Sadly, in its early outings the composite-chassised Lotus 27 was not a winner, due to inadequate rigidity. The glassfibre/aluminium structure worked on paper, not on the race track. The only solution was to roll aluminium side skins for the FJ monocoque, and that May at Silverstone works driver Peter Arundell drove the first all-aluminium Type 27. Through that summer the definitive alloy-skinned 27s then showed their class, Peter Arundell just beating Brabham driver Denny Hulme to the British FJ Championship title by one point.
While early all surviving Lotus 27s have been re-skinned either in period or during long subsequent active lives, this eerily 'time machine'- quality example offered here from the Glasius Collection has been preserved unused since 1965. Most significantly, as chassis serial '6' it was probably one of the first to have been built with all-aluminium skins from new. This enhances the likelihood of it being the oldest-surviving, unmolested Lotus monocoque today.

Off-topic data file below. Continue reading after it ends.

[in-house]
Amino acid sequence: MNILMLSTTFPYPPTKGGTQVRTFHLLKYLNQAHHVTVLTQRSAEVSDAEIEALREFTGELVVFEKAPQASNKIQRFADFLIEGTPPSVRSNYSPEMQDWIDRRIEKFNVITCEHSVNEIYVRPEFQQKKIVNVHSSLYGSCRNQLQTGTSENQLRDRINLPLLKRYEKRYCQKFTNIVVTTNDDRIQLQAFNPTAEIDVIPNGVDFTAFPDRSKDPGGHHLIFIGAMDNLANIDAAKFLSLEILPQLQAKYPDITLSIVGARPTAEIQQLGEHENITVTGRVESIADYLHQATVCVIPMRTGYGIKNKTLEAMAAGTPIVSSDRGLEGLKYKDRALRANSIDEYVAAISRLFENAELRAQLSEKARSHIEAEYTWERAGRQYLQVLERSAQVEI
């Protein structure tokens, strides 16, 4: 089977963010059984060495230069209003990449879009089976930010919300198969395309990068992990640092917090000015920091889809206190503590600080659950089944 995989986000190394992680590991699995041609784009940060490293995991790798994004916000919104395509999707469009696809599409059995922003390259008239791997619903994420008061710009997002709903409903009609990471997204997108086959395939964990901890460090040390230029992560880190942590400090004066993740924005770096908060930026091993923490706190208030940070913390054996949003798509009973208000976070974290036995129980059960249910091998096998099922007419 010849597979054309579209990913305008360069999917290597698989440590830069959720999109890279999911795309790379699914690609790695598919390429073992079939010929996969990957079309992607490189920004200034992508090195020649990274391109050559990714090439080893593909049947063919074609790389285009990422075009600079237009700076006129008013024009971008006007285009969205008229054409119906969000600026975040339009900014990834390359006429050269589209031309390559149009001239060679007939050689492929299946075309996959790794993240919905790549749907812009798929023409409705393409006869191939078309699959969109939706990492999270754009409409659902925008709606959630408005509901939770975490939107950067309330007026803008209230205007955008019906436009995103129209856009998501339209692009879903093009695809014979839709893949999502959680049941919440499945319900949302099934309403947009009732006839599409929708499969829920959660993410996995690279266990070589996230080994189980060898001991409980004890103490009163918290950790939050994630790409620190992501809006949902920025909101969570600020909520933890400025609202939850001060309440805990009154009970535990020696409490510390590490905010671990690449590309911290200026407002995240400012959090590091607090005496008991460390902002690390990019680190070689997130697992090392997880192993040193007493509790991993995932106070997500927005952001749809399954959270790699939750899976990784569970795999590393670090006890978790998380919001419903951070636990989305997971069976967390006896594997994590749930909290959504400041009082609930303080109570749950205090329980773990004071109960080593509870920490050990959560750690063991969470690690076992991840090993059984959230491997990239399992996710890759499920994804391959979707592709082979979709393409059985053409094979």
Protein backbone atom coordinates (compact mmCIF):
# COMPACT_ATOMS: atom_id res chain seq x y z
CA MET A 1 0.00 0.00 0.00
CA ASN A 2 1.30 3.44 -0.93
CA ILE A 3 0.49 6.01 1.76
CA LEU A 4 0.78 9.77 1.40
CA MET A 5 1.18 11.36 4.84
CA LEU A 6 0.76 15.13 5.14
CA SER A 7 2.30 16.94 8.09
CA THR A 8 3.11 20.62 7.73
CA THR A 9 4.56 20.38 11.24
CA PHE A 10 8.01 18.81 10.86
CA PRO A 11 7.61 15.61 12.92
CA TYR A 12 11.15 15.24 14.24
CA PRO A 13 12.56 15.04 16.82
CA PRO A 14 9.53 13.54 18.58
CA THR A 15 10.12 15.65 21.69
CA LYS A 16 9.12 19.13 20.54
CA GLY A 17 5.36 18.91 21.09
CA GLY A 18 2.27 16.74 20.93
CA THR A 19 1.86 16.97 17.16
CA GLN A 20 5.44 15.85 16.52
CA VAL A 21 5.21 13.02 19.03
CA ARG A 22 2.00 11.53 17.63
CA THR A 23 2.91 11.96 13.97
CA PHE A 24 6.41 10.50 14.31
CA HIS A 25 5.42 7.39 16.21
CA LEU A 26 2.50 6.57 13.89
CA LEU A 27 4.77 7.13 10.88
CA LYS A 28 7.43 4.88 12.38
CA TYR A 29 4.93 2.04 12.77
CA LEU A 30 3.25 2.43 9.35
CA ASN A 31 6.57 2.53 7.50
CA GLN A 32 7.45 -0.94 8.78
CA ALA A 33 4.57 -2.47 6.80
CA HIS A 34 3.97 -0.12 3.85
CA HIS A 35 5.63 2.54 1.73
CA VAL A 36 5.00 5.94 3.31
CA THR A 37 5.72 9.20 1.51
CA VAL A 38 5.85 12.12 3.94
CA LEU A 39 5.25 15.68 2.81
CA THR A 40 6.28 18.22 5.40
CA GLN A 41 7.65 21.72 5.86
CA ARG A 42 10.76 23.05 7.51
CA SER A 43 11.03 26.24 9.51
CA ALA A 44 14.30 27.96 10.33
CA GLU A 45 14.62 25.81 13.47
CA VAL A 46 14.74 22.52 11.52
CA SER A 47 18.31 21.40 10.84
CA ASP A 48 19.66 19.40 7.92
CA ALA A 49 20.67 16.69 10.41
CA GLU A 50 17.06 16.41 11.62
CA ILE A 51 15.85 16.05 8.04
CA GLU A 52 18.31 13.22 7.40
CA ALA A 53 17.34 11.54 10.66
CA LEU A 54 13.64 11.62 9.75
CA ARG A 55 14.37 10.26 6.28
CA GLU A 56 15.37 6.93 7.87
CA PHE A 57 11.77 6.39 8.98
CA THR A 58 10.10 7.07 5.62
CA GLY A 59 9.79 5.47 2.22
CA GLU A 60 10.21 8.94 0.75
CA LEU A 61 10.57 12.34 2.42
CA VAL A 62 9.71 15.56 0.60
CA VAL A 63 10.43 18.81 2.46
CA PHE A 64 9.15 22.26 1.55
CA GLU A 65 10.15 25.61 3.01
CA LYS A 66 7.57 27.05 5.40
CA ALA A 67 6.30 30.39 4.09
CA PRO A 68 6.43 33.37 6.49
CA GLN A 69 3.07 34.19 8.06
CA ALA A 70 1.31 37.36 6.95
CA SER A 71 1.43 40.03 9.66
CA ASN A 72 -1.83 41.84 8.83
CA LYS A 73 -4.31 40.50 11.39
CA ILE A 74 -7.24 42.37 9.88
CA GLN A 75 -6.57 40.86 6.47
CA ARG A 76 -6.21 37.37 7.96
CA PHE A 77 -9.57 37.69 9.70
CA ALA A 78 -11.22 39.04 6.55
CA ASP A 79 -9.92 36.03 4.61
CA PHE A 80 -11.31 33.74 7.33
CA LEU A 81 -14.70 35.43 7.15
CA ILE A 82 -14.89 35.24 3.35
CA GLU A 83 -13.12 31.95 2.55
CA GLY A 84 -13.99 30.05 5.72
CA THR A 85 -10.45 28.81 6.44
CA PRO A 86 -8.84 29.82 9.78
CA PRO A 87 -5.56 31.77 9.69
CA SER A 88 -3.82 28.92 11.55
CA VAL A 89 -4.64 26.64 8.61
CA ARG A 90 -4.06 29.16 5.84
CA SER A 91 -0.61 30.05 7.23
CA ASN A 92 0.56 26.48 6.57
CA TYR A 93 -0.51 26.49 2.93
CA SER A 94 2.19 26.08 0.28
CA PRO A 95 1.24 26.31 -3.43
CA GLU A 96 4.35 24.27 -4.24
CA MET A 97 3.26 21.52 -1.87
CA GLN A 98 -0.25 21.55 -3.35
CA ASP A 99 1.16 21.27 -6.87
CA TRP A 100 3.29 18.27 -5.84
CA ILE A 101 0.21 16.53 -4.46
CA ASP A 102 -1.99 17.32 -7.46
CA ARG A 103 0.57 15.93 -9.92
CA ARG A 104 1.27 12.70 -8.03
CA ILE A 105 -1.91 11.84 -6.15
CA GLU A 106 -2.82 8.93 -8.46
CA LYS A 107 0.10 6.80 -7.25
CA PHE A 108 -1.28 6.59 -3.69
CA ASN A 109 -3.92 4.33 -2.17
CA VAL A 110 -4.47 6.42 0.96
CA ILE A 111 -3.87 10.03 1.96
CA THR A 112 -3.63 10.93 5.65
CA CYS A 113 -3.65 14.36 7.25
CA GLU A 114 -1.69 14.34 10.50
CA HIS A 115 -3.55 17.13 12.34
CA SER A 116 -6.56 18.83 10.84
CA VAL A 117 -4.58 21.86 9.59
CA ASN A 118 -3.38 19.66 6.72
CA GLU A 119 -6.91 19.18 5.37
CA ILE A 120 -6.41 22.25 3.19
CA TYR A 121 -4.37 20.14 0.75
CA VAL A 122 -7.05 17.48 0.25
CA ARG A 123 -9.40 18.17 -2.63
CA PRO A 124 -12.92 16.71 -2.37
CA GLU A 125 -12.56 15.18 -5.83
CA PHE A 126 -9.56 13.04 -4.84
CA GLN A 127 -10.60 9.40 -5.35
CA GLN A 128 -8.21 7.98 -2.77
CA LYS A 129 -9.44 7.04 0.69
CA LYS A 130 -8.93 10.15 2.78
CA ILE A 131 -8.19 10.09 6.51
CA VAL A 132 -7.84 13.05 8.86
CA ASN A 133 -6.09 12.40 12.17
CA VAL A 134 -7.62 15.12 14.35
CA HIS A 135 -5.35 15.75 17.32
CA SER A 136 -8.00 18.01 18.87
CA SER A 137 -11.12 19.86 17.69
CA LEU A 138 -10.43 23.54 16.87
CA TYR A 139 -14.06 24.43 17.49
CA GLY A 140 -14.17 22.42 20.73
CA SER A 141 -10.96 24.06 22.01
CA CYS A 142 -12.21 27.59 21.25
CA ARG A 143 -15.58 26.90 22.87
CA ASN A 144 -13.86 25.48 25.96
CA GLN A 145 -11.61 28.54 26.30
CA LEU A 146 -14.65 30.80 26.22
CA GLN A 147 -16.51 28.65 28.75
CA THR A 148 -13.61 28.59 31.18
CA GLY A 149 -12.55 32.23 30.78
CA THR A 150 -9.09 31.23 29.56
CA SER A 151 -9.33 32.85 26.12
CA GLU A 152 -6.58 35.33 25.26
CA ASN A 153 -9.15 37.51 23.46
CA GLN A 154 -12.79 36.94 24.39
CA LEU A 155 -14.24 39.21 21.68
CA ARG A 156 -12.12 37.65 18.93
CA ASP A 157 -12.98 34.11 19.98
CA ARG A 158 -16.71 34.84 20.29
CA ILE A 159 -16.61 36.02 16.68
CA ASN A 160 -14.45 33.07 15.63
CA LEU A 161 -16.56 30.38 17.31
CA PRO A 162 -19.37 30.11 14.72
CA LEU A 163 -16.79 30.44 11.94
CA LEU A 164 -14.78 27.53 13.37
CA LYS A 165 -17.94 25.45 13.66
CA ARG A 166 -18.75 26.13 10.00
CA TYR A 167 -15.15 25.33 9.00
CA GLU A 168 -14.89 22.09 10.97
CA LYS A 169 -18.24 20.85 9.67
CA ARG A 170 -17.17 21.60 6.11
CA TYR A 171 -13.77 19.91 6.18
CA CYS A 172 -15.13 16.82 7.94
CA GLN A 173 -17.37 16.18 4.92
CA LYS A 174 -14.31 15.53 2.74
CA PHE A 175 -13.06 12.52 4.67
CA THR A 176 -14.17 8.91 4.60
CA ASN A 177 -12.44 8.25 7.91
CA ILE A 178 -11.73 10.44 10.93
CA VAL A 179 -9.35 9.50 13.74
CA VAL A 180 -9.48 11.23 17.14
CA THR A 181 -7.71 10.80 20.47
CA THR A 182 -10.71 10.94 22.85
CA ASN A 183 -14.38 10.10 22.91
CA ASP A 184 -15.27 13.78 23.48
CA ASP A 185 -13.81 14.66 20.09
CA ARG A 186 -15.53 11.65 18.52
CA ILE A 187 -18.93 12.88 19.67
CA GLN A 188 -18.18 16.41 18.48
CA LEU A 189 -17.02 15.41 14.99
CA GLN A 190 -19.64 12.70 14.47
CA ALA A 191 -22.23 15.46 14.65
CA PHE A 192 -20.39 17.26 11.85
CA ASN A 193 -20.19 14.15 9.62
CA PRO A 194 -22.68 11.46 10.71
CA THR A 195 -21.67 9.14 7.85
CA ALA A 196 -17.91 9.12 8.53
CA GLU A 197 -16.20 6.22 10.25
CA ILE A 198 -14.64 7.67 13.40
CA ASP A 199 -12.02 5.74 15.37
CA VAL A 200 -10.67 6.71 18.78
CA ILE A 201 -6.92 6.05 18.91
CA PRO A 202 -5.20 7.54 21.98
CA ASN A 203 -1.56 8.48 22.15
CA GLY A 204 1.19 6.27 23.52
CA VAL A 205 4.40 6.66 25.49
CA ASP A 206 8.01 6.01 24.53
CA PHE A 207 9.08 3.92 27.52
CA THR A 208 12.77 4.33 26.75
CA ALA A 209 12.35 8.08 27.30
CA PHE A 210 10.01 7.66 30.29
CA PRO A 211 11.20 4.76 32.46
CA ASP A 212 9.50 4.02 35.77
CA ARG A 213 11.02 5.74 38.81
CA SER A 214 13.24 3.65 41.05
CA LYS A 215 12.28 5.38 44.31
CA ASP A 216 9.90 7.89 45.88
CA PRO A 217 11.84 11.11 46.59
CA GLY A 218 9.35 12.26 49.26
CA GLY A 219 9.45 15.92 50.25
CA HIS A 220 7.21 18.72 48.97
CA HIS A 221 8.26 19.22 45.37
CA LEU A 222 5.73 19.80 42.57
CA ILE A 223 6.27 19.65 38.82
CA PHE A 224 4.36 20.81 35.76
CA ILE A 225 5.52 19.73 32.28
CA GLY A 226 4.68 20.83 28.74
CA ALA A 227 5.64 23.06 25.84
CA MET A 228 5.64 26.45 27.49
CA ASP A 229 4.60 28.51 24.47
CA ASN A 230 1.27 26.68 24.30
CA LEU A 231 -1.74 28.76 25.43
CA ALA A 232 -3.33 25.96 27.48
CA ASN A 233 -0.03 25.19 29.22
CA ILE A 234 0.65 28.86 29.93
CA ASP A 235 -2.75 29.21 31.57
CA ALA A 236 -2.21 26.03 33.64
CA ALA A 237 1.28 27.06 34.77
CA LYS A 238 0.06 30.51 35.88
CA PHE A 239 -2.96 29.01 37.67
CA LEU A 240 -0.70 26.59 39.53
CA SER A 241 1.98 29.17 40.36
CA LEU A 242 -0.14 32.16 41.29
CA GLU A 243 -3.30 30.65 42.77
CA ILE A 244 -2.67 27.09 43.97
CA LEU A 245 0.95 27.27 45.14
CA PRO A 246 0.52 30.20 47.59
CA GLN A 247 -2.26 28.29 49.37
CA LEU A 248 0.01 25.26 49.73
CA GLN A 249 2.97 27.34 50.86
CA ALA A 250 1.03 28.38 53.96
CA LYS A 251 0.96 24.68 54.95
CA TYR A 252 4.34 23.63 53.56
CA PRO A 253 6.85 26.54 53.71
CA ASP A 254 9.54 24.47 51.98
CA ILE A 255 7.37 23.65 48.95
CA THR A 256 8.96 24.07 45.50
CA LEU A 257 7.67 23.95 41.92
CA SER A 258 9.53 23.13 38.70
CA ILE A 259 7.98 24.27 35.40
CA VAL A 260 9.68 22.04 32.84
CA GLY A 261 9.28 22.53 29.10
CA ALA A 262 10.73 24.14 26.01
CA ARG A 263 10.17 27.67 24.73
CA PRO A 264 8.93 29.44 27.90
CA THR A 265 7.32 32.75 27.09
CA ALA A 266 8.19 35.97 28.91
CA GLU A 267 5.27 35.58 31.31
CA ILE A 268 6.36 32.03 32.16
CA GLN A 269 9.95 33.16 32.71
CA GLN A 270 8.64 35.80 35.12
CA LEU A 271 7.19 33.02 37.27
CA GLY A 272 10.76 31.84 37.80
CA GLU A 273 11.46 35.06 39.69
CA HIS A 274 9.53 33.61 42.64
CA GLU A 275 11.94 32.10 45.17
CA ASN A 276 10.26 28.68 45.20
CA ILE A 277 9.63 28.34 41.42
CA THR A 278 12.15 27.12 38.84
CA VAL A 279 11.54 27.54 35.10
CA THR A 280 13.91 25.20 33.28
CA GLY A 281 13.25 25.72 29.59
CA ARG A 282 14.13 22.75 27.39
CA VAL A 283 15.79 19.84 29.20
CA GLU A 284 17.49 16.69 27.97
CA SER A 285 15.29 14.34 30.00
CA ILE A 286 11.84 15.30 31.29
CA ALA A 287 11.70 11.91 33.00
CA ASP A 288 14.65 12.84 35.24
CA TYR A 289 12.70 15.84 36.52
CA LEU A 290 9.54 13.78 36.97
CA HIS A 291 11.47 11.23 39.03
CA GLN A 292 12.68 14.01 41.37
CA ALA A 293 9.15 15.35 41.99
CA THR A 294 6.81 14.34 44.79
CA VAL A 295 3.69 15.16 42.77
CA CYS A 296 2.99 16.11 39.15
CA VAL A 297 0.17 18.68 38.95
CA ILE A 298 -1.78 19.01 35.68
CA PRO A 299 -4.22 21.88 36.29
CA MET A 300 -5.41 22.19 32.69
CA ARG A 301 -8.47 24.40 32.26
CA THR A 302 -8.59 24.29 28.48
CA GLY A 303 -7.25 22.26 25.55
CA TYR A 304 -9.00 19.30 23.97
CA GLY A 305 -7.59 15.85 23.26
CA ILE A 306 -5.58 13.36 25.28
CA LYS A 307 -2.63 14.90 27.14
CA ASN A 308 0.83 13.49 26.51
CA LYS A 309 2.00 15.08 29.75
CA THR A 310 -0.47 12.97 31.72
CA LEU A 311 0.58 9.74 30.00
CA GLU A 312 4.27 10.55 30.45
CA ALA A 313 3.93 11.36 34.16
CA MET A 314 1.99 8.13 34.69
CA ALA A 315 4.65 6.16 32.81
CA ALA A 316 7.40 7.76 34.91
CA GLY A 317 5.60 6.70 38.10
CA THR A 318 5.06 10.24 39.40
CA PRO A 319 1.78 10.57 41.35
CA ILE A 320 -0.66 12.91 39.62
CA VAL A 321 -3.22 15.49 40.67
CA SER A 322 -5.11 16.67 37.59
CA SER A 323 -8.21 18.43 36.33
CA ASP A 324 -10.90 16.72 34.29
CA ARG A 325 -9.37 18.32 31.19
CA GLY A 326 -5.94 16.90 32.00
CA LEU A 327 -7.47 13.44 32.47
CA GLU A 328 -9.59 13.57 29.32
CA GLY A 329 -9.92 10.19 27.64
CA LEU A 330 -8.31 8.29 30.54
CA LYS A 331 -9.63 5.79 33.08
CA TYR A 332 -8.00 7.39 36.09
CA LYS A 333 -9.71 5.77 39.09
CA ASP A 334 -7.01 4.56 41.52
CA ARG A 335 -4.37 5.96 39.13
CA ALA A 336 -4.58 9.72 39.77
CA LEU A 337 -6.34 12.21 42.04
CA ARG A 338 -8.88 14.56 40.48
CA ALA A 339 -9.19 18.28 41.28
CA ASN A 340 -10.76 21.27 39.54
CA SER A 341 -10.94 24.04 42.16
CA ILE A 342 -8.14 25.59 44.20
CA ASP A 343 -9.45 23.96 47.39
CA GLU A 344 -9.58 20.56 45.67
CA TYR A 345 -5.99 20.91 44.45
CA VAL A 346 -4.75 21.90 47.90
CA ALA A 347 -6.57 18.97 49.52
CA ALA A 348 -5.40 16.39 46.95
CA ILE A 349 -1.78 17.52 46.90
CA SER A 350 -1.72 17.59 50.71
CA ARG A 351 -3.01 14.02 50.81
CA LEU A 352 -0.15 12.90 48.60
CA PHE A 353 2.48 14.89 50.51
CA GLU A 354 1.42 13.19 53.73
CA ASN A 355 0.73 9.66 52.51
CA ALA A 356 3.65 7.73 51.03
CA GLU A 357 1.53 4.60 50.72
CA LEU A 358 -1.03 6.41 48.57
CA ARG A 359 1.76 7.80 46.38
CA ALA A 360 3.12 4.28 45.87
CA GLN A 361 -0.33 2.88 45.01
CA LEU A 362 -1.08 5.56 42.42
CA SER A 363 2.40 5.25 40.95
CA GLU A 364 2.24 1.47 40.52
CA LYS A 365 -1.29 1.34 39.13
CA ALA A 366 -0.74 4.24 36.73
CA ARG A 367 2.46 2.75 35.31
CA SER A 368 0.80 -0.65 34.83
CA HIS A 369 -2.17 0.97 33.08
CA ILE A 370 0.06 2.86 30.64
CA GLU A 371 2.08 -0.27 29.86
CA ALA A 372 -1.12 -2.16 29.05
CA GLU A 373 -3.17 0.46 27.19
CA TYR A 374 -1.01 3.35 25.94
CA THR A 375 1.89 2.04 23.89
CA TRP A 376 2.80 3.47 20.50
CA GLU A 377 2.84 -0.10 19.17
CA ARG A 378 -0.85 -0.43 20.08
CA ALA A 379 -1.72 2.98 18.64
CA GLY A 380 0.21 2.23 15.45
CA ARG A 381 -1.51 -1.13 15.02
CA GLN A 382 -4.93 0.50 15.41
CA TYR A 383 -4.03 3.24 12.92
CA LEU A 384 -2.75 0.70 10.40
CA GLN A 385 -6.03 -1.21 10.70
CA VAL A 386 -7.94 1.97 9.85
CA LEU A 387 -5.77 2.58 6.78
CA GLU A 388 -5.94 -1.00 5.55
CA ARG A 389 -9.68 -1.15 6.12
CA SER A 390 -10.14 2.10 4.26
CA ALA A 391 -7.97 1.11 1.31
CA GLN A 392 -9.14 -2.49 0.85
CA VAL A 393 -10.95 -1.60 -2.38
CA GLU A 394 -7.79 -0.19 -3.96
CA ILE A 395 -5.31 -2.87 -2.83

It was delivered new in 1963 to Fred Wilkinson, 10 Pengelly Close, Cheshunt, Hertfordshire, England and is offered complete with his original Carnet de Passages documentation from the 1963 season, valid until June, 1964. The car's chassis number '27/JM/6 - its weight was 413kg - and its value was declared as �700.
Fred Wilkinson didn't have much luck with the car but seems to have persevered with it into 1964 when Formula Junior was replaced by 1-litre, single-choke (twin choke Weber half banked off) carbureted Formula 3 racing engine which the car retains today. The Carnet de Passages record the car being fitted with a 1-litre engine into that 1964 season, but when it broke a drive shaft doughnut joint at Zandvoort Mr Wilkinson sold it in the paddock there to second owner, Dutch racer Jan Deken.